He has started to imagine where he’ll be when he’s sixty, seventy, eighty years old.  Will he be in a retirement village, those school camps for people at the wrong end of their lives?  Will he be fit and well (perhaps he might still be able to swim 1.5kms, maybe even more)?  Or will he not remember who’s important to him, who he is himself, what he’s done?  Will he look upon himself as a stranger?

Yes, all this is middle aged.  But what of the rest of him?

There is no opera in his large music collection, very little classical (except a Mozart for Meditation CD he bought because work stress had got the better of him; the music, he has to admit, is quite interesting, too much so for meditation).  Every CD he buys – and he buys many, at least one a week – is contemporary rock or electronica.  He buys them at a small independent music store in the city, a place that is a hang out (do people still ‘hang out’?) for kids with trousers down around their chopstick thighs.  A guilty pleasure is reading rock-music magazines; he even reads articles about bands he doesn’t like.  Part of him still wants to be a rock star: he wants to be interviewed about his new band, his new album, his new direction.  As a child he’d dreamt of having these things, and now, all these decades later, he still does so.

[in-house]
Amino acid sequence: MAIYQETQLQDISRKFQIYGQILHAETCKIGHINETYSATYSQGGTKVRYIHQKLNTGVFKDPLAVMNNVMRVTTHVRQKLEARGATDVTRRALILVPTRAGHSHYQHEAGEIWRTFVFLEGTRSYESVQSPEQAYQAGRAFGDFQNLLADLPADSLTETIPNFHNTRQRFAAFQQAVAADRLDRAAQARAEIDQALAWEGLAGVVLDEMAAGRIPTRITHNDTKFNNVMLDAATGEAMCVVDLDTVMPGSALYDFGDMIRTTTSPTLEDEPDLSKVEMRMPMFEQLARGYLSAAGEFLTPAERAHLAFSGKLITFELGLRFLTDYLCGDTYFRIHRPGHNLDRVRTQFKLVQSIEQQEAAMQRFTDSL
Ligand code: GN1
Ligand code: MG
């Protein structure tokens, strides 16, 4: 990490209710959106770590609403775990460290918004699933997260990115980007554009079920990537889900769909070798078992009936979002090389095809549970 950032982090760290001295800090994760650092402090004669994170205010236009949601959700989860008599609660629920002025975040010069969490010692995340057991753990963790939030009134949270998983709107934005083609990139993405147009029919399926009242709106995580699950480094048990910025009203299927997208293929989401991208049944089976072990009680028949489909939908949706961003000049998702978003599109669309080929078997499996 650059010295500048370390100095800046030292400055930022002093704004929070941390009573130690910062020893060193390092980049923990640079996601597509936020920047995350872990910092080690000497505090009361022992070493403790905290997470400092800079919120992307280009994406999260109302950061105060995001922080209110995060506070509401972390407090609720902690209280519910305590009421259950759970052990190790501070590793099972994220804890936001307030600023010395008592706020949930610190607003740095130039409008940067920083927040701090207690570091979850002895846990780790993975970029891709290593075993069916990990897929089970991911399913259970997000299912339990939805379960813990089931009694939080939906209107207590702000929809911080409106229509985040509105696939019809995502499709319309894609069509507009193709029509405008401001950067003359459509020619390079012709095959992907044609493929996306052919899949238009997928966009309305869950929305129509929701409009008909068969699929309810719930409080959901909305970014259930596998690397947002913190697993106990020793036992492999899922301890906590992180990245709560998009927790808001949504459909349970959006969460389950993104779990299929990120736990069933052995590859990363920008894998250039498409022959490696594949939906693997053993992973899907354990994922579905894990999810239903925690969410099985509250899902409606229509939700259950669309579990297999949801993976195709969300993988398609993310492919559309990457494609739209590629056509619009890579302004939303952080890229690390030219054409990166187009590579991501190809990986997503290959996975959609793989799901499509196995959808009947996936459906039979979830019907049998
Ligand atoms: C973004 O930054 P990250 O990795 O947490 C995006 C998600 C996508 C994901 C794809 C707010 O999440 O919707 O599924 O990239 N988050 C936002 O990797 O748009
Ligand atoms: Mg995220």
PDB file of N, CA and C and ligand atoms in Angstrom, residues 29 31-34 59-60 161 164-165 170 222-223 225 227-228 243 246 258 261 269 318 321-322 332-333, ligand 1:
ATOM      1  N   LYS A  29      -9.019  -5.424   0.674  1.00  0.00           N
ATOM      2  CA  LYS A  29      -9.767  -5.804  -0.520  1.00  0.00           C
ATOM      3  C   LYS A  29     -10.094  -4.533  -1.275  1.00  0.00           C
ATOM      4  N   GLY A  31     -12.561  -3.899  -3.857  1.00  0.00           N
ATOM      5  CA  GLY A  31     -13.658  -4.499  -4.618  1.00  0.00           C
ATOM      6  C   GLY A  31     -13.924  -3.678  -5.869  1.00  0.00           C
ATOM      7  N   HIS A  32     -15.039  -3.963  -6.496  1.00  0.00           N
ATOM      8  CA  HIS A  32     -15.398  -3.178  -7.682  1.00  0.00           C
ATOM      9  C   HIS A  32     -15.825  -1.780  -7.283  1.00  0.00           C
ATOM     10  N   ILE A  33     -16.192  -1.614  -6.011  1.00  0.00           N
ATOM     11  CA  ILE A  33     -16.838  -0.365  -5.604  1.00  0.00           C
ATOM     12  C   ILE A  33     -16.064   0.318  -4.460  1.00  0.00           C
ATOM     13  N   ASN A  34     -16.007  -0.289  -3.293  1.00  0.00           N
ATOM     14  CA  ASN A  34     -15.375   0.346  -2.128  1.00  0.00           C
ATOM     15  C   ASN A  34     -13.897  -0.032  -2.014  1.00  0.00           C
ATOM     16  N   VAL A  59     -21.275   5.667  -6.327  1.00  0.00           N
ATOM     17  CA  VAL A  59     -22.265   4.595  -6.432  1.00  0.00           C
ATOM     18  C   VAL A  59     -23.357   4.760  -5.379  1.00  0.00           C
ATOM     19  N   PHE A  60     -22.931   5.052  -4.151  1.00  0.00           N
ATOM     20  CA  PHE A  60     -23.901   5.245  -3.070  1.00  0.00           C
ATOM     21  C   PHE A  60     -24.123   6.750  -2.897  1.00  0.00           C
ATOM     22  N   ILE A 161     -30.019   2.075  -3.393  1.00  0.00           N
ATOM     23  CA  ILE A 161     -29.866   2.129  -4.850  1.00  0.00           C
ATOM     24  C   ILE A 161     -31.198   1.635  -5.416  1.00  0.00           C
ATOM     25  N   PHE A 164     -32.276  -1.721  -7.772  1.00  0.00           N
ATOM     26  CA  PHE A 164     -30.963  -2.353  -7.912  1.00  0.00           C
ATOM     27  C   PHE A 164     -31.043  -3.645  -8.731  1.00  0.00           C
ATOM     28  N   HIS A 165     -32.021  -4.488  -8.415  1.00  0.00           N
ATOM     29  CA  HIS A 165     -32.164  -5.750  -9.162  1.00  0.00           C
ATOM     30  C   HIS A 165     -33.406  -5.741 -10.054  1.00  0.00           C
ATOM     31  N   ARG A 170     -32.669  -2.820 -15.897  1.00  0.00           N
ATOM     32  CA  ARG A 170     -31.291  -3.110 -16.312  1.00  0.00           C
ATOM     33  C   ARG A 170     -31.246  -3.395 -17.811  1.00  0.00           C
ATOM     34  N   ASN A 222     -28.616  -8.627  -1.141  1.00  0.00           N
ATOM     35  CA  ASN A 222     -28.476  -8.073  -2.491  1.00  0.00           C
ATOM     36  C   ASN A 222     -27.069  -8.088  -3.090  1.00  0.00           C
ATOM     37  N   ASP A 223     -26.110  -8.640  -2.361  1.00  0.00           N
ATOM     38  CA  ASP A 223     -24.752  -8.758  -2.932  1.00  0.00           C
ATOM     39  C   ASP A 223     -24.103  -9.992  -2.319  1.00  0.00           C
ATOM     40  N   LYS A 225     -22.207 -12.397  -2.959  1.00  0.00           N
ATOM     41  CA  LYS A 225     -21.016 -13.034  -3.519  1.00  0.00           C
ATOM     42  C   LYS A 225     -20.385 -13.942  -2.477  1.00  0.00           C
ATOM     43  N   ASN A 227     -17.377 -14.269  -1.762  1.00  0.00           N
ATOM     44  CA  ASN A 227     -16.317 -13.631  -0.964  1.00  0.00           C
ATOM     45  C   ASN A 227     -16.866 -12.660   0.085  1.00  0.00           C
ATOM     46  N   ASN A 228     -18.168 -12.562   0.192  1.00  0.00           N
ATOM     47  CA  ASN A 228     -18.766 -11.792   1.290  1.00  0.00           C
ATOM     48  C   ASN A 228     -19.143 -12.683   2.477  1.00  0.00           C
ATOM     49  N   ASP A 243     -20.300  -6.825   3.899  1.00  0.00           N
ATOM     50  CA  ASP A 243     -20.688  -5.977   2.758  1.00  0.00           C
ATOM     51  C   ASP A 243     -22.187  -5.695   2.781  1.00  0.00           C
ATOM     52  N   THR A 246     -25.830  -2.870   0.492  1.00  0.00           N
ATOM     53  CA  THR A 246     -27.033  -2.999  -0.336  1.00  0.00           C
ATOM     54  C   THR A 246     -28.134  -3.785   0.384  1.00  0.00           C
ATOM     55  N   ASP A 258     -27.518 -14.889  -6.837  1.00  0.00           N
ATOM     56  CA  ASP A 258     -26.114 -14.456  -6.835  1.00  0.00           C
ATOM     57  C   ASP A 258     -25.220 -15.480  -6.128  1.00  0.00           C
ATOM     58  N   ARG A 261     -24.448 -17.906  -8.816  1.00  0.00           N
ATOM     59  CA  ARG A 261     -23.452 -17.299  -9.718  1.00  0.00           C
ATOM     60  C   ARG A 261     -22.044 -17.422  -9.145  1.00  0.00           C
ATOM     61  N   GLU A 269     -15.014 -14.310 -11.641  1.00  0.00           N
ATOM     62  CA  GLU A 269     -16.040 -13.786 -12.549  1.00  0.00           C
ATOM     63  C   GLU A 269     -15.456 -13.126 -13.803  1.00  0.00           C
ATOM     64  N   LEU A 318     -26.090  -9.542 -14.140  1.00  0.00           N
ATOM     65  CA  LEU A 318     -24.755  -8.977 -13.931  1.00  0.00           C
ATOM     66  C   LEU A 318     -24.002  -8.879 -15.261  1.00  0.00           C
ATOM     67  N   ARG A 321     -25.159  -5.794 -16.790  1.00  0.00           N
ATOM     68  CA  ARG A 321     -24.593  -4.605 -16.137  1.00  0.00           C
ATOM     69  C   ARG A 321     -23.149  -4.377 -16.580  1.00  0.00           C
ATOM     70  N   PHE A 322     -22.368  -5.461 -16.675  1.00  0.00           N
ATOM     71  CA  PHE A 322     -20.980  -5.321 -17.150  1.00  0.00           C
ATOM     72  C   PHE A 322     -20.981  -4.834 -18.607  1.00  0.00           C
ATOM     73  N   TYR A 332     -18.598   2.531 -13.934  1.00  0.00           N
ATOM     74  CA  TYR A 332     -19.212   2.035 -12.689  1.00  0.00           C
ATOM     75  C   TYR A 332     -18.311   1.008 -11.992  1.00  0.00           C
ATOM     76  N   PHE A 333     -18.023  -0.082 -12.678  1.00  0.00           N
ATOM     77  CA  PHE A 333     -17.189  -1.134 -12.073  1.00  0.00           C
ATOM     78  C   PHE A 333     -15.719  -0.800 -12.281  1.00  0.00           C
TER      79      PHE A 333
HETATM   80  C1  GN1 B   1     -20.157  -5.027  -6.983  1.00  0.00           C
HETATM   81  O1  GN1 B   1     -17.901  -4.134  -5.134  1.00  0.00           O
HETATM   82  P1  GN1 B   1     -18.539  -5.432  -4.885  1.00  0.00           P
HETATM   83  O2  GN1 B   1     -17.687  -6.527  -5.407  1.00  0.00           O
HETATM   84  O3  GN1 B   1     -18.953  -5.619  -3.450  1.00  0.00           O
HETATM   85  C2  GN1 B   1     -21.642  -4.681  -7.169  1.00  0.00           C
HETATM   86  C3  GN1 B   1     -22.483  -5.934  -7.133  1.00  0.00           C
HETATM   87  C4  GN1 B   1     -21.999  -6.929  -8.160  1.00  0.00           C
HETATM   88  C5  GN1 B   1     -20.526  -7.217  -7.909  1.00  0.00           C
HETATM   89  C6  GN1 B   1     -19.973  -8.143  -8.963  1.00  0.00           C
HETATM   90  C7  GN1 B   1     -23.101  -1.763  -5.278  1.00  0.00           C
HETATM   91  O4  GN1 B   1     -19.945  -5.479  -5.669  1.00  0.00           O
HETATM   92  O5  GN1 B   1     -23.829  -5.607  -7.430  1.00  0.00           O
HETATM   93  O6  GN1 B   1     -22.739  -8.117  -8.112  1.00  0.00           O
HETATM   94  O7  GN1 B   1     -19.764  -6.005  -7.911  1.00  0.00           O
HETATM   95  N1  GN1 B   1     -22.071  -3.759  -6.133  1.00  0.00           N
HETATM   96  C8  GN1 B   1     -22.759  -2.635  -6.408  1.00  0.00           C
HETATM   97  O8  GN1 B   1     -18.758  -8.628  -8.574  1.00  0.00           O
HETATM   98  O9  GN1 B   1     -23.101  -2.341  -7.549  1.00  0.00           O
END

On Friday nights, after a week of full-on work (do people still say ‘full-on’?), his body weary from back-to-back meetings, from too much riding and walking and swimming, he might go past a bar packed with hot, young, cashed-up things ready to embark on a wild, narcotic weekend.  And he’ll want to be there.  He’ll want to be sinking beers, scotches, anything, everything.  He’ll want to be dangerous too.  But he peddles on, heads home, knowing there is someone waiting for him.  Because these days being with someone is much better than being with something illegal.

It’s true, in eighteen months time he will turn forty.

And like a ferry pulling away from the shore, he has begun viewing life from a distance.

(First published in Panorama, Canberra Times, May 26, 2007)

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The past